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Retire Here, Not There

July 29, 2014, 5:00 a.m. EDT

Retire Here, Not There: North Carolina

Retire like a Vanderbilt without spending like one

By Anya Martin, MarketWatch

Back in 1895, the breathtaking Blue Ridge Mountains, a comfortable climate and relatively low land prices inspired the Vanderbilts to buy up 125,000 acres of North Carolina wilderness near Asheville and build the Biltmore House, the largest estate in the U.S. The same factors that attracted this wealthy family continue to make the Asheville area popular among retirees and second-home buyers today.

But the Tar Heel State offers a little bit of everything, geographically and culturally. Retirees who prefer to live by the sea can find 300 miles of barrier island beaches, two national seashores and idyllic villages in the state’s eastern region.

North Carolina also has some great college towns, including Chapel Hill, home to the University of North Carolina; Davidson, home to Davidson College; and Durham, home to Duke University. And dynamic city dwelling can be found in fast-growing Charlotte, which has been undergoing a restaurant renaissance, and the Raleigh-Durham-Chapel Hill-Cary vicinity, dubbed the “Research Triangle” due to its high density of high tech companies.


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The Blue Ridge Mountains have been luring retirees to North Carolina ever since Anderson Cooper’s ancestors schlepped south in the 1890s.

Some retirement havens in the state can be pricey. For example, when well-heeled Atlantans retire, they often relocate to Highlands, N.C., a community whose residents include former execs of Coca-Cola and Turner Broadcasting. That small town offers antique stores and high-end restaurants, a performing arts center and mountain views. It’s also out of reach for many retirees, with the median home price at $446,100 and a limited availability of housing, given that the town has a population of under 1,000.

Still for anyone on a fixed budget, living costs in North Carolina can be fairly friendly. Overall, the state is 3.7% cheaper than the national average, and home prices are lower than those in many other states. State income taxes also just dropped from a relatively high range of 6% to 7.75% down to a 5.8% flat tax for 2014.

North Carolina’s hot, humid summers can be a downside, but temperatures do trend cooler in the higher elevations of the western, Appalachian part of the state.

Below are four affordable communities that retirement pros say offer some of the best of North Carolina’s outdoor beauty and cultural attractions.


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Front-porch living in New Bern.

New Bern

Locals describe New Bern as the quintessential charming small town near the sea. Indeed, avid readers and movie buffs will recognize its streets and locations as inspiring many scenes in Nicholas Sparks’ classic romance novel-turned-film “The Notebook,” much of which takes place in the town. New Bern also offers plenty of history; it’s the second oldest town in North Carolina, and was its capital in colonial days. New Bern has four historic districts and 160-plus homes on the National Historic Register, some dating back to the 18th century. Soft drink buffs may also savor its distinction as the birthplace of Pepsi-Cola; the pharmacy that launched “Brad’s Drink” (after its inventor, pharmacist Caleb Bradham) is now a gift shop.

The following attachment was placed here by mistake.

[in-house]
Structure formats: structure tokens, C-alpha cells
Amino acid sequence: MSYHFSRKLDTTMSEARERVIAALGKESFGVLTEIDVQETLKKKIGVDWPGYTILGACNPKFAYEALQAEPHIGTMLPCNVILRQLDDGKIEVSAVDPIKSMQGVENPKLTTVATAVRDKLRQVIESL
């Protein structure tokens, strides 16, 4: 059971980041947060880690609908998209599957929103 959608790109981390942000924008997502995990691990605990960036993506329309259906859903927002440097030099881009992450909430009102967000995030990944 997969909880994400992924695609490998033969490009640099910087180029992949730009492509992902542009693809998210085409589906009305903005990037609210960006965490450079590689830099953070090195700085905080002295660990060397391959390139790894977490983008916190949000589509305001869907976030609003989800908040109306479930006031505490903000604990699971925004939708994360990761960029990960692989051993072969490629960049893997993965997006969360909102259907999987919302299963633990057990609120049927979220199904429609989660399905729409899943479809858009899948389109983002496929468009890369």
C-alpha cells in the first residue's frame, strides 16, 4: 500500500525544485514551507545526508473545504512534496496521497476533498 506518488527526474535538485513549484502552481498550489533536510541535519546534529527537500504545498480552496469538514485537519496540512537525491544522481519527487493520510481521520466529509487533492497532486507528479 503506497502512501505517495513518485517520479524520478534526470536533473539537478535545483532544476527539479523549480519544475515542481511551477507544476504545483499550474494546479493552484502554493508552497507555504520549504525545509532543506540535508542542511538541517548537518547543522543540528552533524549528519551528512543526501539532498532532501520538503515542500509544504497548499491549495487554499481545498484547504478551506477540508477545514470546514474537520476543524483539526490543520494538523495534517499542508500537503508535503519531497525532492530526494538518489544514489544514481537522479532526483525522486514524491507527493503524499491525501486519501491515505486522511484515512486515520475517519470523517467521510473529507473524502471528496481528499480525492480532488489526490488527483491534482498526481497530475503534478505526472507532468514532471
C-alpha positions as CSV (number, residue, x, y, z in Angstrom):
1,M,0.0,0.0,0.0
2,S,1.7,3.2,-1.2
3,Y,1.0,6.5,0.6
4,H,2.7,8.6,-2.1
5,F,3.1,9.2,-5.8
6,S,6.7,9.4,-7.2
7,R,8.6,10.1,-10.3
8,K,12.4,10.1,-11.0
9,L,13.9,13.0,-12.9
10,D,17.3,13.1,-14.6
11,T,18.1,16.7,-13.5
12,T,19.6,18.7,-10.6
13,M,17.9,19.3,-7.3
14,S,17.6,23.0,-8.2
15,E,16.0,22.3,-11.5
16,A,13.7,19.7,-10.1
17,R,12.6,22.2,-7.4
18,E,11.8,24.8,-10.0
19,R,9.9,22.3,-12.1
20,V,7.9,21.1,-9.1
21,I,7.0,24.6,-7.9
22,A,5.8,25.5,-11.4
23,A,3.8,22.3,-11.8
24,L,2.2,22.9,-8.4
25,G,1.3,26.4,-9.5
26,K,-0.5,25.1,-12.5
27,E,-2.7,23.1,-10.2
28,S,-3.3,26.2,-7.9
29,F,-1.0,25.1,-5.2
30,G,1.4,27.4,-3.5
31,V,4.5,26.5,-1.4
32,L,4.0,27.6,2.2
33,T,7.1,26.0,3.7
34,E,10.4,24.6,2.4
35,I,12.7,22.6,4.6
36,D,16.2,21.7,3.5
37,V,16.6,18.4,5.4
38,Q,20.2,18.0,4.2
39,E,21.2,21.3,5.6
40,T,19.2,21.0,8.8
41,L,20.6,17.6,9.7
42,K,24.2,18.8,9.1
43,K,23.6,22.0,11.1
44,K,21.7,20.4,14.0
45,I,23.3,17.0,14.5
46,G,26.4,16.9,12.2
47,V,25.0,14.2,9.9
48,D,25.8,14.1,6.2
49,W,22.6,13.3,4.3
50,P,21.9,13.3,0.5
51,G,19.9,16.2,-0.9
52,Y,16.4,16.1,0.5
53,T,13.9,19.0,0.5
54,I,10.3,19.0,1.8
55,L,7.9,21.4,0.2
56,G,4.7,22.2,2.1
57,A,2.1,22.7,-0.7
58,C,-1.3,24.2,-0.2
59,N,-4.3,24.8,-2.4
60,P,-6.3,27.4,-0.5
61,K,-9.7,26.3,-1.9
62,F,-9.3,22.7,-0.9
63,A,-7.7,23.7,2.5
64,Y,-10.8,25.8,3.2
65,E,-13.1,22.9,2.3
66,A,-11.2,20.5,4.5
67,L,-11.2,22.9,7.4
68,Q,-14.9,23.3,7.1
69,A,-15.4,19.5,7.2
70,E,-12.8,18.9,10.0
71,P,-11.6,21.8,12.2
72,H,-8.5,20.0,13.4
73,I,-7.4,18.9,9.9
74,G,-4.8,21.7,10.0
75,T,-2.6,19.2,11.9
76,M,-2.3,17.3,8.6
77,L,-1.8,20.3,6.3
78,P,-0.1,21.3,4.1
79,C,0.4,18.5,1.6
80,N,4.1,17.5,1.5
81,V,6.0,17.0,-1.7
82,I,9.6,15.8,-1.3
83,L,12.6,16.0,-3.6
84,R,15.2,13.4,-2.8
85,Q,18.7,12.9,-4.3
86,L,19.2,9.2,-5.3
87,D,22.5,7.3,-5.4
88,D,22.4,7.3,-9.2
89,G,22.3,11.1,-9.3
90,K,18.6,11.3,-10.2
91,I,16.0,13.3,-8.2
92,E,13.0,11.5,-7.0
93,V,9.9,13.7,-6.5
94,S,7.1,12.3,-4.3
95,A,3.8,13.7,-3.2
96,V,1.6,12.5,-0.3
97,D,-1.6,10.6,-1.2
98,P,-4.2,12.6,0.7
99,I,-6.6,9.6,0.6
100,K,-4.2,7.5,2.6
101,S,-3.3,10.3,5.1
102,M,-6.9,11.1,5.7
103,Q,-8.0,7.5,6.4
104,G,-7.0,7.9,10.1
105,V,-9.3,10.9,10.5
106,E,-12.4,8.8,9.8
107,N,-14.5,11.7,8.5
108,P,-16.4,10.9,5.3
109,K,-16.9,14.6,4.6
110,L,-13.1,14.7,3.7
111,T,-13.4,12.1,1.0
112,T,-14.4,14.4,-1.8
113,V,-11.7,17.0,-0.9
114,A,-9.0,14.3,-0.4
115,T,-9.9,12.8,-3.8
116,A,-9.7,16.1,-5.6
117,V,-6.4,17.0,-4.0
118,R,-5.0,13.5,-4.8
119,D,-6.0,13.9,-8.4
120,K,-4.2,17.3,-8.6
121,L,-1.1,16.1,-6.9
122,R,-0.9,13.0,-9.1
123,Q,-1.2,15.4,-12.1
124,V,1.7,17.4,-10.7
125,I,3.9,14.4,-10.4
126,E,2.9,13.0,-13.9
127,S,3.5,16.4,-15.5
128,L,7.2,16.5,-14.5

“New Bern’s biggest draw is its proximity to water,” says Melissa Riggle, the tourism and sales executive for the Craven County Convention and Visitor’s Bureau. The historic downtown overlooks the convergence of the Trent and Neuse Rivers, both of which provide plenty of opportunities for boating, rafting and other water activities. Wide Atlantic Ocean beaches are just a 45-minute drive from the center of town. For a town of its size, New Bern also has vibrant arts, live music and theater scenes, Riggle says. Highlights include visits by the North Carolina Symphony, summer concerts on the waterfront and bimonthly ArtWalks with gallery openings, restaurant promotions and live musicians playing on the streets.

Retirees who want big-city amenities or proximity to a major airport may be a little unsatisfied in New Bern. Raleigh, the nearest big city, is a two-hour drive away, a straight shot on Highway 70. Big chain stores can be found 45 minutes away in Greenville, which is also the home of the nearest major university, East Carolina University, for continuing education opportunities. New Bern itself has two small community colleges. The Carolina East Health Care System has a large hospital in town.

By the numbers:

  • Population: 29,524

  • Median home cost: $111,900

  • Cost of living: 6.9% lower than the national average

  • Unemployment: 9.6%

Source: Sperling’s Best Places


Sean Pavone/Shutterstock.com
The Asheville skyline.

Asheville

The reasons Asheville tops many “best places to retire” lists are self-evident to any visitor—they range from the natural beauty of the surroundings to hiking and camping opportunities to one of the most lively arts scenes in the nation outside of a major metropolitan area. Asheville sits just off the Blue Ridge Parkway, a 469-mile limited-access highway that curls through stunning scenic overlooks linking the Great Smoky Mountains National Park in western North Carolina to Shenandoah National Park in Virginia. Along the way are numerous trails, wildflower meadows and picnic spots—plenty of incentives for family members and friends to visit. Many locals also buy a season pass to the Biltmore House, which offers acres of scenic walking paths through gardens and along a creek and pond.